Jeremiah Day (1773–1867) compiled the first series of mathematics textbooks aimed at American undergraduates, known as Day’s Course of Mathematics, while he was the mathematics professor at Yale College in the 1810s. He subsequently served as the college’s president for nearly 30 years. For more information on his life and images from a relatively late printing of his algebra textbook, see *Convergence*’s Mathematical Treasure: Jeremiah Day’s *Introduction to Algebra*. Some of his other textbooks are shown below.

The second volume in Course of Mathematics was *A Treatise of Plane* *Trigonometry*, published in 1815.

Day published the fourth volume in the series, *The Mathematical Principles of Navigation and Surveying*, in 1817.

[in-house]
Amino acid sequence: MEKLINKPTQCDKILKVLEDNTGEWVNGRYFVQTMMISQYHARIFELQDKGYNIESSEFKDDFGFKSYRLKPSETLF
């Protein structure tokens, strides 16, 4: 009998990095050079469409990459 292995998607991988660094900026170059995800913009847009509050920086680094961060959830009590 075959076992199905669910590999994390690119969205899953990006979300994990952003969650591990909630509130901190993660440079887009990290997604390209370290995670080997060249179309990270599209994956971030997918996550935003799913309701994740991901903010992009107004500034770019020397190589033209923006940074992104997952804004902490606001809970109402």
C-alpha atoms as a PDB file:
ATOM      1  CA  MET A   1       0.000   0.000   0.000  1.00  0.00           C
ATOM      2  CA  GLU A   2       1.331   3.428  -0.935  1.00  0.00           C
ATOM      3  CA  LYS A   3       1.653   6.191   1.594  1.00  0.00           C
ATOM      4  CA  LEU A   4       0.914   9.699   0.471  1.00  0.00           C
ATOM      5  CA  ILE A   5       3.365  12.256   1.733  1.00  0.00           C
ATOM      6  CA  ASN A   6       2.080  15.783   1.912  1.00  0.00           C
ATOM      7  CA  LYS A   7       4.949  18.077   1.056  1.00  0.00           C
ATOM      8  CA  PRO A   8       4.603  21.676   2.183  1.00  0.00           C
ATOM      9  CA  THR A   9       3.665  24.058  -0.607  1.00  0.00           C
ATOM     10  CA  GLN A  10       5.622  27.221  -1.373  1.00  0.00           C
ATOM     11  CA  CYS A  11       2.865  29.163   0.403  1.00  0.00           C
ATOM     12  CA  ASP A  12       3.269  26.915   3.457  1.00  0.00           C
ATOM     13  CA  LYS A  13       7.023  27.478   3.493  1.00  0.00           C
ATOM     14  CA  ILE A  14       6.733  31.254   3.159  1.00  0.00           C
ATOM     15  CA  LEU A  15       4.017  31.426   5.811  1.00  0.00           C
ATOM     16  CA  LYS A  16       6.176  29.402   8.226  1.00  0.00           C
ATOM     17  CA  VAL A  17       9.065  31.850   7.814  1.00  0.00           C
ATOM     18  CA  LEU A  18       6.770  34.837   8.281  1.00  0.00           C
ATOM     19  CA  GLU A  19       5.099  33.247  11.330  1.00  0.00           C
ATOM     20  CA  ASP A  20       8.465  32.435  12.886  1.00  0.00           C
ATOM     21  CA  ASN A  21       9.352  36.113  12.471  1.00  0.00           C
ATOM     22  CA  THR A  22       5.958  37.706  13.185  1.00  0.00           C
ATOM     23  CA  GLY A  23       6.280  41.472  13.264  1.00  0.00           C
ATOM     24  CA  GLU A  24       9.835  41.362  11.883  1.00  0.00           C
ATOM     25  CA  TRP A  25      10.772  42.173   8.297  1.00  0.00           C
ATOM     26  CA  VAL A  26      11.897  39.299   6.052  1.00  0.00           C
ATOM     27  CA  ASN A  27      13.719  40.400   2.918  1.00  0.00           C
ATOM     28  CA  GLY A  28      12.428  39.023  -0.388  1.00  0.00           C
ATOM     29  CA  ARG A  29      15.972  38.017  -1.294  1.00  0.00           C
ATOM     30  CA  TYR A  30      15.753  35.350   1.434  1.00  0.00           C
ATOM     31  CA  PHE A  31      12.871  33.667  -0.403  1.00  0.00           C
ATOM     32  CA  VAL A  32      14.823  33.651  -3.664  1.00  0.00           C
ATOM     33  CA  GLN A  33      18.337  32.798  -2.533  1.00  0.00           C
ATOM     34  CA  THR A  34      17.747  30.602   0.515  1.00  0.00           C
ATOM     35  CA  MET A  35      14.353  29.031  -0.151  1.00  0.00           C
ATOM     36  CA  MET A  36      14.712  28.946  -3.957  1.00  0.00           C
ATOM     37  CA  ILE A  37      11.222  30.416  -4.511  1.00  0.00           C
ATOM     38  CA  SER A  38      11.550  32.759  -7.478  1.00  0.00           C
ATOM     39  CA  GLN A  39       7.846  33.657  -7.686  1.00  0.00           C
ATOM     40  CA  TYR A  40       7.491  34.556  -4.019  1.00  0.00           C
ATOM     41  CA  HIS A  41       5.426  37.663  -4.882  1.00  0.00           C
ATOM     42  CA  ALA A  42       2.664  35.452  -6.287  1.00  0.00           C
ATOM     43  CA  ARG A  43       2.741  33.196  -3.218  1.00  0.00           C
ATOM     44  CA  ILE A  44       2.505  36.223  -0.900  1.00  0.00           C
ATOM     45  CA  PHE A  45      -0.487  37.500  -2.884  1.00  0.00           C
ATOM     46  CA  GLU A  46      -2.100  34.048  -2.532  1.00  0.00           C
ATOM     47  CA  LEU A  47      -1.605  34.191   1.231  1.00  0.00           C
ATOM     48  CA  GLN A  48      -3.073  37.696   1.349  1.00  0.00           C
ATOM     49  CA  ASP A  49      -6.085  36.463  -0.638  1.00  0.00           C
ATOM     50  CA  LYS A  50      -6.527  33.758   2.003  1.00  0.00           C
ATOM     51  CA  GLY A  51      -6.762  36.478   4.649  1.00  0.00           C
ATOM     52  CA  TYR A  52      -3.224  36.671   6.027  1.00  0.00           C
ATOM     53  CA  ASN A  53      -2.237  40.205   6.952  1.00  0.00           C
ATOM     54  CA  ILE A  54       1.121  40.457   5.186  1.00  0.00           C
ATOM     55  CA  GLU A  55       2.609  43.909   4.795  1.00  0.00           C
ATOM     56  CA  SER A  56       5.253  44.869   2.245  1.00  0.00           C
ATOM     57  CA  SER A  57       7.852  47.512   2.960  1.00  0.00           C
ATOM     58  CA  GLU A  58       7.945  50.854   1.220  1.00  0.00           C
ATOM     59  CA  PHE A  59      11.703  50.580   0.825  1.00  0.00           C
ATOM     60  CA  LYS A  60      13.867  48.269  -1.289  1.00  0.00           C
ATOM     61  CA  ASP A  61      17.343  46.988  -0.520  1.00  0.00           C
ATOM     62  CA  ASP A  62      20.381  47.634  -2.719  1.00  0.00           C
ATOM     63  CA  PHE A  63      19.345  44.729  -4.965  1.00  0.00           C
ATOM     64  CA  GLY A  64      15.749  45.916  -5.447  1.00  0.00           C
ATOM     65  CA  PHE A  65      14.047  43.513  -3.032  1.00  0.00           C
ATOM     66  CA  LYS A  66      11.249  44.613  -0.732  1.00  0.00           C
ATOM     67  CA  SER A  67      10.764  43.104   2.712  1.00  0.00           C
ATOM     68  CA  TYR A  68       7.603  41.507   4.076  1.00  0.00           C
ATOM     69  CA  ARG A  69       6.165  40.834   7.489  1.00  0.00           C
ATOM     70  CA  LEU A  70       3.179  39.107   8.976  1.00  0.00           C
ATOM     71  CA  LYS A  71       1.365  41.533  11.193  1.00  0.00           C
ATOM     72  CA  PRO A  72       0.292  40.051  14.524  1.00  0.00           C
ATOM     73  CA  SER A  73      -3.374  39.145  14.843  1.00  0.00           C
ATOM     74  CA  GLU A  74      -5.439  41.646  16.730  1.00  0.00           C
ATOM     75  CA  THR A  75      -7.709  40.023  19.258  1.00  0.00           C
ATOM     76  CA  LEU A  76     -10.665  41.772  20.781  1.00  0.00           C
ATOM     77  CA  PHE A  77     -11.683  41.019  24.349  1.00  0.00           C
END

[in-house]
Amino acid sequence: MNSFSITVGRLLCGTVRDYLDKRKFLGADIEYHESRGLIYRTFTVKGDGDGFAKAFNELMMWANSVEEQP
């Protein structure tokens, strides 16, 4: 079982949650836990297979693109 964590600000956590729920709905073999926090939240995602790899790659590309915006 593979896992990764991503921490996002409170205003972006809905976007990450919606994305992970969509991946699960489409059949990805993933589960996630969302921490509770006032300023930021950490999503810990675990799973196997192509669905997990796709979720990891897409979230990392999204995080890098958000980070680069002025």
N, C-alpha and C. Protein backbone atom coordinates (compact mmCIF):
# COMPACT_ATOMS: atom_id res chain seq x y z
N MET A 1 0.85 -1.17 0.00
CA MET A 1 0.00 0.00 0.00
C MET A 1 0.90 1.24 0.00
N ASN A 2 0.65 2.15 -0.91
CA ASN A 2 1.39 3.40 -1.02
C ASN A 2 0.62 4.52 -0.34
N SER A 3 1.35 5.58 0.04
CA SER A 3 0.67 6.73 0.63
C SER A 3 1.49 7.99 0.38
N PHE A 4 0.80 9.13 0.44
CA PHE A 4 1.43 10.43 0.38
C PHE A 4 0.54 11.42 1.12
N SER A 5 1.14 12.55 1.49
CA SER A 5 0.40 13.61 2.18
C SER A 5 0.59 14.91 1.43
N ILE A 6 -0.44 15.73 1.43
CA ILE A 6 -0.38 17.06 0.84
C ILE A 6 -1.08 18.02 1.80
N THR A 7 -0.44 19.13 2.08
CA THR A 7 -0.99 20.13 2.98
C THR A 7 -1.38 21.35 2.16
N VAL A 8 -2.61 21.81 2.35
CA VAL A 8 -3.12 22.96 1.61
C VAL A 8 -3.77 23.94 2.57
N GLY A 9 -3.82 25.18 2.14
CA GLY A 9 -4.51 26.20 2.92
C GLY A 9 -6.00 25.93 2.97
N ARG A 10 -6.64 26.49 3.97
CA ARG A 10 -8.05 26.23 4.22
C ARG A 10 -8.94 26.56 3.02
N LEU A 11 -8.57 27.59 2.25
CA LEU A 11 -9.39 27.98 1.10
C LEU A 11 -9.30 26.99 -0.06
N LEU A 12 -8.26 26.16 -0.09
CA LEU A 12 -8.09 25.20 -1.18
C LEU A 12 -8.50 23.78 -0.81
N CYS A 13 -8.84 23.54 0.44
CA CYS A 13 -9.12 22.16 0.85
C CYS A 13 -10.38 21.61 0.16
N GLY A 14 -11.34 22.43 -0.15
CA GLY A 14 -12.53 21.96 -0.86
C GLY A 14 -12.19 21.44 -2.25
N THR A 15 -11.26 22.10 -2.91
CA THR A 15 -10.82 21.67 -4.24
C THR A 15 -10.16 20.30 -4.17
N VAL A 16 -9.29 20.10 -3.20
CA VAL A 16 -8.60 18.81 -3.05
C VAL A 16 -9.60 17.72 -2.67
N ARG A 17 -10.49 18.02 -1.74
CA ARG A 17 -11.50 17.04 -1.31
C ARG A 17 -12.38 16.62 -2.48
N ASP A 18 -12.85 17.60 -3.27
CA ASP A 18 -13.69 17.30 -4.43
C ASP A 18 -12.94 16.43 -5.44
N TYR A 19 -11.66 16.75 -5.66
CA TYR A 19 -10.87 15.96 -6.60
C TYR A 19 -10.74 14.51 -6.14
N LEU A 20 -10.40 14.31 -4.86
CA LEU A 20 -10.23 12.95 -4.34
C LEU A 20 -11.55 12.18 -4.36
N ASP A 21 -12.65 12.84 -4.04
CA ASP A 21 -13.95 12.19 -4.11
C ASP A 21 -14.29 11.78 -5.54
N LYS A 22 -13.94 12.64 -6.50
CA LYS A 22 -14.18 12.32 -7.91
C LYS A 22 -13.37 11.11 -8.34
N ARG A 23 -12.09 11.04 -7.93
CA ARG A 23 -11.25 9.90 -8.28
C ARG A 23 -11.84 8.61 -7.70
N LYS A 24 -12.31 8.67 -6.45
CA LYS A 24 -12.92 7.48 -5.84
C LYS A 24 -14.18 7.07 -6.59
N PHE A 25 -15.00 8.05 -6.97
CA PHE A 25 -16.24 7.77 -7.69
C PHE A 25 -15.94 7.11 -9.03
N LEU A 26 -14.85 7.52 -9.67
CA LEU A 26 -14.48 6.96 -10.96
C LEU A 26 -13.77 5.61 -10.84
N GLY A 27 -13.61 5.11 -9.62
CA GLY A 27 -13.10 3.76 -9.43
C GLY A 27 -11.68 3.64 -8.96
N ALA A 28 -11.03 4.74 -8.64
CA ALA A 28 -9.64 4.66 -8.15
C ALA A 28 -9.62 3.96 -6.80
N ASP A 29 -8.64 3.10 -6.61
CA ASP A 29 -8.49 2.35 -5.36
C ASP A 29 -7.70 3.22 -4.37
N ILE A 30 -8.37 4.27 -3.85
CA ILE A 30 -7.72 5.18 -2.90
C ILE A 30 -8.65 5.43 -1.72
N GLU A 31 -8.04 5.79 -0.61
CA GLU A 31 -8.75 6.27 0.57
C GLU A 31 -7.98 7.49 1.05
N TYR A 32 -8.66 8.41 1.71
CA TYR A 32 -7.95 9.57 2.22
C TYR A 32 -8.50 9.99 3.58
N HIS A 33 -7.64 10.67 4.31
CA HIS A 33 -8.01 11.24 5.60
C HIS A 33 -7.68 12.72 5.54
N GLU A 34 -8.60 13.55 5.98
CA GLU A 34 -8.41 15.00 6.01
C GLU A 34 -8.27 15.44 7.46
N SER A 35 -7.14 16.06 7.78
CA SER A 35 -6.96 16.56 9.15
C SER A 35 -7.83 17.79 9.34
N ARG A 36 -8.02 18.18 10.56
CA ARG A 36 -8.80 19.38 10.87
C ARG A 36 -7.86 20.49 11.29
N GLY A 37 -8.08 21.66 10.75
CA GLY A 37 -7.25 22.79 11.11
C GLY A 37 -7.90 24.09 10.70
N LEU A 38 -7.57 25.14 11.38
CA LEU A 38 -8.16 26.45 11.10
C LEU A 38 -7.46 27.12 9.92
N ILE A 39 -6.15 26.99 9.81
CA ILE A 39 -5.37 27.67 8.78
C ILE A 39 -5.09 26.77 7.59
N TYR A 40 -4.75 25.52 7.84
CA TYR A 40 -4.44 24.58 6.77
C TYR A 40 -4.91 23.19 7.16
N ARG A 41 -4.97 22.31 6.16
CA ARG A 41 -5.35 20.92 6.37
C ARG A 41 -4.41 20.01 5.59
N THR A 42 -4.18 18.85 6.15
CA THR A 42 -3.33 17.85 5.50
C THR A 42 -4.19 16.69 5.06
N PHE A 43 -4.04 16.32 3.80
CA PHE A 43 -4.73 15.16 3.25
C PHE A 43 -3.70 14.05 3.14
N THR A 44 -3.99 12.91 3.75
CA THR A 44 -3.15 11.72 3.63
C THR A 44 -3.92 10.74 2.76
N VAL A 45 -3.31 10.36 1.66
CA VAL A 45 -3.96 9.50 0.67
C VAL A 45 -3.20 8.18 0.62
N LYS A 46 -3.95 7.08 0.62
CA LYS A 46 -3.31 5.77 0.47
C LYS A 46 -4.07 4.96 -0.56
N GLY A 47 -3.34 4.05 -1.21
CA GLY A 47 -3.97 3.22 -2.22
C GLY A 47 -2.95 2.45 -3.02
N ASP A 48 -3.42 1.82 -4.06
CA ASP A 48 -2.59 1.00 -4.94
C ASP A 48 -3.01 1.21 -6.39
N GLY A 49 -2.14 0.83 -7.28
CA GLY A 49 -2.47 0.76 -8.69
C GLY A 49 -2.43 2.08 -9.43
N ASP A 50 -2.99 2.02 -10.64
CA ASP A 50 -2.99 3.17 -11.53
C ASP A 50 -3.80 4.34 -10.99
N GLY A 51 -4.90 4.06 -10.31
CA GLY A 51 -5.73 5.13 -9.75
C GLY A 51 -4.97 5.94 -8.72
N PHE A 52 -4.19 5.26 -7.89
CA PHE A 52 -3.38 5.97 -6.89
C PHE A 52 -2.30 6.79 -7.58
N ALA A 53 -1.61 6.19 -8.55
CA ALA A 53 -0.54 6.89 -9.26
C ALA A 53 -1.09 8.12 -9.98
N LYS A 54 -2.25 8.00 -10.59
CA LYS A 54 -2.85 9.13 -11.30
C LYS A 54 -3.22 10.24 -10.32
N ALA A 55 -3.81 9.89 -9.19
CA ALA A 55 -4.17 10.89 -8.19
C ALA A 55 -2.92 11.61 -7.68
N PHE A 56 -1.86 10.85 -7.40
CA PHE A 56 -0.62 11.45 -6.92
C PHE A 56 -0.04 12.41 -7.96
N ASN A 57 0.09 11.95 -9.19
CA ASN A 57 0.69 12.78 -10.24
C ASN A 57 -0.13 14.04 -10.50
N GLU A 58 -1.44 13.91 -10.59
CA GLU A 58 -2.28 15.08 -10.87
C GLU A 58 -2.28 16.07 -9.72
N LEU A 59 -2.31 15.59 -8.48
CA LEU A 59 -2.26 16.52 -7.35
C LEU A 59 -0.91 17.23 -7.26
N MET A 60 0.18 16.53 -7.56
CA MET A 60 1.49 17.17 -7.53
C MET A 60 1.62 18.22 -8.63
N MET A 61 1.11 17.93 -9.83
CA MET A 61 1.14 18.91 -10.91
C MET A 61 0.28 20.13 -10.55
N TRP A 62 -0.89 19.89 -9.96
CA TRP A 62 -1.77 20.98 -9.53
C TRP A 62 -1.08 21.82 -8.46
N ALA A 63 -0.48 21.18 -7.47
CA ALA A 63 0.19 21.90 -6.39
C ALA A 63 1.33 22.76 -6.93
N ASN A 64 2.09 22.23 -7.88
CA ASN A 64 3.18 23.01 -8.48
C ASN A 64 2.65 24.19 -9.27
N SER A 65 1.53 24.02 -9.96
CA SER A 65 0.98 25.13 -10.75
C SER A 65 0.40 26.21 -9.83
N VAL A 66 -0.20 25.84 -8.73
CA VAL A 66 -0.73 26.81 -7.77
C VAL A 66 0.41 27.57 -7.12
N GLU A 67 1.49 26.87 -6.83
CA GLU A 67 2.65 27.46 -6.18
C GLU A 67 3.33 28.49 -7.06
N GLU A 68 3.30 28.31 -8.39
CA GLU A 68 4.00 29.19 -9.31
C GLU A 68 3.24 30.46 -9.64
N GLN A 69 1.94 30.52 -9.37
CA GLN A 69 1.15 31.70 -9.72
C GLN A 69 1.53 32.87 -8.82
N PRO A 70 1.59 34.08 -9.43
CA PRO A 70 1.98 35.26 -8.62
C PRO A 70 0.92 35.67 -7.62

In 1836, Day published a *Teachers Assistant*, providing advice on the teaching of mathematics.

The introduction sets the tone for the text:

In 1844, James Bates Thomson (1808–1883)—who edited Day's *Introduction to Algebra*, wrote mathematics textbooks himself, and later prepared a teacher’s manual for Day's entire Course of Mathematics—published *A* *Key to Day’s Algebra*:

Day is also covered in detail in Amy Ackerberg-Hastings’s 2000 “Mathematics is a Gentleman’s Art: Analysis and Synthesis in American College Geometry Teaching, 1790–1840” (Iowa State University).

*HathiTrust contains full digitizations of the copies of *Plane Trigonometry*,* Navigation and Surveying *and* Key *held by New York Public Library; and* Teacher’s Assistant *held by the University of Michigan*.

Index to Mathematical Treasures